LEE DOUGLAS JR.: On D-day, you are notified to stand by to go ashore. Then we are notified, and you look up in the sky and you see the airplanes bombing the islands. Two and three days, and you say, well, I know ain't nobody going to be alive, the way they're bombing.

INTERVIEWER: And did you, what, when you went ashore with this wave, this, this assault wave, uh, can you talk a little bit about that? I mean, how...

LEE DOUGLAS JR.: Yes.

INTERVIEWER: Okay, go ahead.

LEE DOUGLAS JR.: Uh, we did not go in on the first day, nor the second day, because we were reassigned to get to the bodies, and get the bodies out of the water. And, and put them on the nets so that it can be pulled back up in the ship and put weights on.

INTERVIEWER: So, but, but when you did go ashore...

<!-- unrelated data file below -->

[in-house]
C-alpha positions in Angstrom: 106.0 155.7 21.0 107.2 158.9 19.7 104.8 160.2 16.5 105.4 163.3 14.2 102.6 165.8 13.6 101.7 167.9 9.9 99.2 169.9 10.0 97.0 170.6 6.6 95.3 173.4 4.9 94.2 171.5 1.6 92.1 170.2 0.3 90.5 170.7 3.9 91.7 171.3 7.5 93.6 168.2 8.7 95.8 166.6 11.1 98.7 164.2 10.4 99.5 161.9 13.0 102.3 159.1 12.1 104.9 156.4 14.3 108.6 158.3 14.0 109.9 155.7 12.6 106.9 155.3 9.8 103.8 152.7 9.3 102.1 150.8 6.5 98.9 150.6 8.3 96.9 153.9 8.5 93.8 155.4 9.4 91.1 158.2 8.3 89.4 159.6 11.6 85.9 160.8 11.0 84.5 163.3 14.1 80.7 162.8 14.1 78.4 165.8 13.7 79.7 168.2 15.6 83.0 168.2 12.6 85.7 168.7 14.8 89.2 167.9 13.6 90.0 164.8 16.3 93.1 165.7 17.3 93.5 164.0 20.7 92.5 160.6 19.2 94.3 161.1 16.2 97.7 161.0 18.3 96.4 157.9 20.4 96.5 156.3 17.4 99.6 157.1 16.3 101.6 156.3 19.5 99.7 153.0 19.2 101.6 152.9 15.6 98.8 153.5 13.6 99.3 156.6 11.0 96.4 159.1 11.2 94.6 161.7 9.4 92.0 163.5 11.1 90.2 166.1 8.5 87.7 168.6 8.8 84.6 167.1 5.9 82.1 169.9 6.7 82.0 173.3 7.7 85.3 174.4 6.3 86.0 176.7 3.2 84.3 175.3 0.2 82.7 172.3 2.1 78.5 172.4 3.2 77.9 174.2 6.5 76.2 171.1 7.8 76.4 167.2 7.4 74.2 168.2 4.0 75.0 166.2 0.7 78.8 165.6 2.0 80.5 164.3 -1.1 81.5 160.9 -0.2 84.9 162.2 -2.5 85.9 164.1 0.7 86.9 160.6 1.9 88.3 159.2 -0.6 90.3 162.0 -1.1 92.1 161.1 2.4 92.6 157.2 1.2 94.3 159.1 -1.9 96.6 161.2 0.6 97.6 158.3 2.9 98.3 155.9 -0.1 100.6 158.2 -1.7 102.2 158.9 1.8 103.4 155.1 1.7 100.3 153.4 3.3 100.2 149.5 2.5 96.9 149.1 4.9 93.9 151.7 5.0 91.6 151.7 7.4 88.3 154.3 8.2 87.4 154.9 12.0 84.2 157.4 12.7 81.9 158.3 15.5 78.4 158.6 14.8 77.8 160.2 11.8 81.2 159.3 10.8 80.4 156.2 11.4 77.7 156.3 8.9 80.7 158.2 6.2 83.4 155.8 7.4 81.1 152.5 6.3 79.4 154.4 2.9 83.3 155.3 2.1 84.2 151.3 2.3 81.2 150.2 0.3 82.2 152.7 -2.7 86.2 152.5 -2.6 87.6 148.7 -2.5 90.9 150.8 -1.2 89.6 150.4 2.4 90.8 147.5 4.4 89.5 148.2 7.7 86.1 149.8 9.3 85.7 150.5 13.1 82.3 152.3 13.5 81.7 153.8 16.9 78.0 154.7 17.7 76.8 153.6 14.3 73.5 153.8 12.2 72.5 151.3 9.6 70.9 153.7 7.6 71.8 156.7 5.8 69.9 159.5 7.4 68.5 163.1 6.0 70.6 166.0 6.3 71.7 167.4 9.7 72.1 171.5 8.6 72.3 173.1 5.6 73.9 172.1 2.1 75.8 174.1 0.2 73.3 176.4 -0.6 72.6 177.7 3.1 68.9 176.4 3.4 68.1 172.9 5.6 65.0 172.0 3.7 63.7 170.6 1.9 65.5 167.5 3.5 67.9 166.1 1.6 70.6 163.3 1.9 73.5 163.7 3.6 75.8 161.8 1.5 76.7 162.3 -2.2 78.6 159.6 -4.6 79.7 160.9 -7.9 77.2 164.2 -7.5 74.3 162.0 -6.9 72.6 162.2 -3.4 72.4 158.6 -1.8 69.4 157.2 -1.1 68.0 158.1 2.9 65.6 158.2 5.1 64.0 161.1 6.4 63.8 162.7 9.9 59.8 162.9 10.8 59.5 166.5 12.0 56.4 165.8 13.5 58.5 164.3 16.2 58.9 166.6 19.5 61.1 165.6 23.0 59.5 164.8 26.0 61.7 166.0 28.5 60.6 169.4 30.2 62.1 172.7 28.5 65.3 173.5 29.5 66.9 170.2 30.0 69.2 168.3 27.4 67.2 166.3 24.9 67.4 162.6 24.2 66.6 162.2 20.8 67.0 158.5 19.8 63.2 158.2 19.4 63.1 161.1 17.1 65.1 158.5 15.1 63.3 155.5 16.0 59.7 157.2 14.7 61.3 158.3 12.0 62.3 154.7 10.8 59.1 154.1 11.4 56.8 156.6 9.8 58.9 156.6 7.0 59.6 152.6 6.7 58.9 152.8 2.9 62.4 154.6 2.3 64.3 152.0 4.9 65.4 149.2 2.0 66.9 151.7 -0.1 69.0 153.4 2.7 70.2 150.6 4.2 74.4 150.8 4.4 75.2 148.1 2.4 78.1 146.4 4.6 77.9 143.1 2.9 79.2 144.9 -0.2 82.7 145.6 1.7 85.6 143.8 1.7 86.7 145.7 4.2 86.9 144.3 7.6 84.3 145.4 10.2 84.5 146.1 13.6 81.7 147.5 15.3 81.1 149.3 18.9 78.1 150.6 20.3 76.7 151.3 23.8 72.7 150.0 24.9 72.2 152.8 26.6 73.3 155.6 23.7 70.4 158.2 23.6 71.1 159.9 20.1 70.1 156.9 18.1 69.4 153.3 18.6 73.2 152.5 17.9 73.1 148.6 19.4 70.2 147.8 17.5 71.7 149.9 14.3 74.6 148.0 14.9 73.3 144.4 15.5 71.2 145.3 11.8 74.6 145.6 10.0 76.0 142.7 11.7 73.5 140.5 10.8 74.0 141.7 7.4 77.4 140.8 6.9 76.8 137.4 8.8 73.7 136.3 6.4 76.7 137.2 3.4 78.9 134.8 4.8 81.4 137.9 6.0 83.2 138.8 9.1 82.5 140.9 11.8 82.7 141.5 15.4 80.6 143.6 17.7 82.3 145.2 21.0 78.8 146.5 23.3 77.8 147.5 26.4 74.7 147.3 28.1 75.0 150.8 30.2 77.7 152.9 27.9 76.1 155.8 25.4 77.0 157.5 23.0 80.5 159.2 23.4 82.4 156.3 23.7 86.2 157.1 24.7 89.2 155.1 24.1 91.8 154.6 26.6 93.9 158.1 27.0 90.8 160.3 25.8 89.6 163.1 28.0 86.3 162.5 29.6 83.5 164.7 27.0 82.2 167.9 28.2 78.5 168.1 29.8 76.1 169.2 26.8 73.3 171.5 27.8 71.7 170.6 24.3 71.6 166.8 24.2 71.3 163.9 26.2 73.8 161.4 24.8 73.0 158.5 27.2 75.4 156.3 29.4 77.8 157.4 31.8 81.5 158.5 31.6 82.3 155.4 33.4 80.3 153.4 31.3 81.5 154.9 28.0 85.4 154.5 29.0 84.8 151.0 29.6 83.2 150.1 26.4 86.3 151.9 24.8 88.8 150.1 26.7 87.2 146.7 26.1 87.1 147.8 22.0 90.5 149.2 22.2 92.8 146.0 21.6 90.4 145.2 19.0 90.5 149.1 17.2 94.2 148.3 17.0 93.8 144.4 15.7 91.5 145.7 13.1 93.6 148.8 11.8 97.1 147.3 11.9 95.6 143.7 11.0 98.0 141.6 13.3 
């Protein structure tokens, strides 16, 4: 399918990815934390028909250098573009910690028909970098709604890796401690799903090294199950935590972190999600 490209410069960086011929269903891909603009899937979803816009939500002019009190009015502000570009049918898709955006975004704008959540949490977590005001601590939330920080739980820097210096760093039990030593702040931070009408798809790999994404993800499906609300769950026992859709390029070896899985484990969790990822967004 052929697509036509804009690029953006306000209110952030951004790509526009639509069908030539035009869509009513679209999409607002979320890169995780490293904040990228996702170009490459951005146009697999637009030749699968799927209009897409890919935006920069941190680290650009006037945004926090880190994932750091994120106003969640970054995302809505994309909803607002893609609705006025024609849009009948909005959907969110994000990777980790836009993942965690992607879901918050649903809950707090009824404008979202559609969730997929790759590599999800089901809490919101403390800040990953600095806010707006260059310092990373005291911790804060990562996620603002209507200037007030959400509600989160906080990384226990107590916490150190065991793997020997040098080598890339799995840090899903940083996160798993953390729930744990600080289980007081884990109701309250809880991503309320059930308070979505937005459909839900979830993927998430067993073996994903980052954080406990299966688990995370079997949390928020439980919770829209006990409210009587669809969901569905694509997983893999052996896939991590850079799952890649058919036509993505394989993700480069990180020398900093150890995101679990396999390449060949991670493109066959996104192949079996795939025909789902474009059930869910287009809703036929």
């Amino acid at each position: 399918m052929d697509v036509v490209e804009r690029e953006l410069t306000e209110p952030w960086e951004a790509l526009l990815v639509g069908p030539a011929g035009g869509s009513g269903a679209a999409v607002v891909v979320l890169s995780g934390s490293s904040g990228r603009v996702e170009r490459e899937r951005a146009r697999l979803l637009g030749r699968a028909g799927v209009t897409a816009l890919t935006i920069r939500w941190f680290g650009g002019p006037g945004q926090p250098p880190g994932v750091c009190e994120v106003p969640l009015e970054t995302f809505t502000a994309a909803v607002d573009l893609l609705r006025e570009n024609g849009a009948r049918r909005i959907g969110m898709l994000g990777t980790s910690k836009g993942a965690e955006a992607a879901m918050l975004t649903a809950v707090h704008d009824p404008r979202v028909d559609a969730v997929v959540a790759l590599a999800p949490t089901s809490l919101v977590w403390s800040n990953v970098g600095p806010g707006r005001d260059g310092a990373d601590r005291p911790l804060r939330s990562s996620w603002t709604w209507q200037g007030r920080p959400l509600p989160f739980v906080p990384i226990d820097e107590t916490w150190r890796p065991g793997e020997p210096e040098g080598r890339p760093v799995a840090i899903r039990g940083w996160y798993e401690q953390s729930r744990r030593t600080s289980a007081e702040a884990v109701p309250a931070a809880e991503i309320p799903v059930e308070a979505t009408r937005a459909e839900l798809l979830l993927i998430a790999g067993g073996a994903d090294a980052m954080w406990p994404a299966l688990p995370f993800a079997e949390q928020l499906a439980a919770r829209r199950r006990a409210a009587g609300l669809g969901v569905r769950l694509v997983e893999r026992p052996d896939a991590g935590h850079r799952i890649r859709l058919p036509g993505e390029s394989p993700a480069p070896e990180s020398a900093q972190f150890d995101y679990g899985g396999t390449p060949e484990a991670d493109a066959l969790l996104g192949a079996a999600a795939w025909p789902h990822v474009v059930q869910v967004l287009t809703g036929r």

LEE DOUGLAS JR.: (OVERLAPPING) Yes.

INTERVIEWER: ...in the wave, can you talk a little bit about what was happening on the beach and, you know, what, what you did and what your, uh, members of your platoon and company did?

LEE DOUGLAS JR.: My company, when we went in, we went with our rifles blazing. There, there is no second hand nothing. Uh, we had looked forward to, uh, taking the airfield in a day or two. And, uh, was no such thing as that, you know. They, they were dug in, the enemy was dug in so strong, until, uh, everybody was held up at the beach.

INTERVIEWER: Okay, so, um, now when you, after Peleliu, did you see anymore action?

LEE DOUGLAS JR.: After Peleliu, uh, that was the only time of my invasion with a division. Uh, we went to other places to put ammunition.